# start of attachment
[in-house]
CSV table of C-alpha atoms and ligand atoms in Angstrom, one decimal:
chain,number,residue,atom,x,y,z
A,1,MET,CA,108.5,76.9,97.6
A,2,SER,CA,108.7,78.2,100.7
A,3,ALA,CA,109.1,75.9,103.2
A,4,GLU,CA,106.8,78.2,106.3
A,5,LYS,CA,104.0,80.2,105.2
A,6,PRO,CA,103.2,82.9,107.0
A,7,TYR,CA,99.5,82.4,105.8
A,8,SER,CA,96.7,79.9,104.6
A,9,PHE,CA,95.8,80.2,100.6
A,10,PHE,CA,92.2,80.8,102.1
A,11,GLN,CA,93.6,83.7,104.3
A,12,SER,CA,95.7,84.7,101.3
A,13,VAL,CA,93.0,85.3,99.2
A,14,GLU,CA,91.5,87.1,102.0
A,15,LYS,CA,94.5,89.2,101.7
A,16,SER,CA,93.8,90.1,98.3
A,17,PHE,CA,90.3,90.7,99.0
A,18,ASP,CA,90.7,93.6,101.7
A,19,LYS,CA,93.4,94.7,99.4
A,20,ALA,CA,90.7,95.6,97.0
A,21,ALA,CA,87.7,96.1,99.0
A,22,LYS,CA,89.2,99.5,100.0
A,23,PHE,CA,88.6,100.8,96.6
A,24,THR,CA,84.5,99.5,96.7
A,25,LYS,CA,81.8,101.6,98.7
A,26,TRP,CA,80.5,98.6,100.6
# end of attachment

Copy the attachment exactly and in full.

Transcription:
[in-house]
CSV table of C-alpha atoms and ligand atoms in Angstrom, one decimal:
chain,number,residue,atom,x,y,z
A,1,MET,CA,108.5,76.9,97.6
A,2,SER,CA,108.7,78.2,100.7
A,3,ALA,CA,109.1,75.9,103.2
A,4,GLU,CA,106.8,78.2,106.3
A,5,LYS,CA,104.0,80.2,105.2
A,6,PRO,CA,103.2,82.9,107.0
A,7,TYR,CA,99.5,82.4,105.8
A,8,SER,CA,96.7,79.9,104.6
A,9,PHE,CA,95.8,80.2,100.6
A,10,PHE,CA,92.2,80.8,102.1
A,11,GLN,CA,93.6,83.7,104.3
A,12,SER,CA,95.7,84.7,101.3
A,13,VAL,CA,93.0,85.3,99.2
A,14,GLU,CA,91.5,87.1,102.0
A,15,LYS,CA,94.5,89.2,101.7
A,16,SER,CA,93.8,90.1,98.3
A,17,PHE,CA,90.3,90.7,99.0
A,18,ASP,CA,90.7,93.6,101.7
A,19,LYS,CA,93.4,94.7,99.4
A,20,ALA,CA,90.7,95.6,97.0
A,21,ALA,CA,87.7,96.1,99.0
A,22,LYS,CA,89.2,99.5,100.0
A,23,PHE,CA,88.6,100.8,96.6
A,24,THR,CA,84.5,99.5,96.7
A,25,LYS,CA,81.8,101.6,98.7
A,26,TRP,CA,80.5,98.6,100.6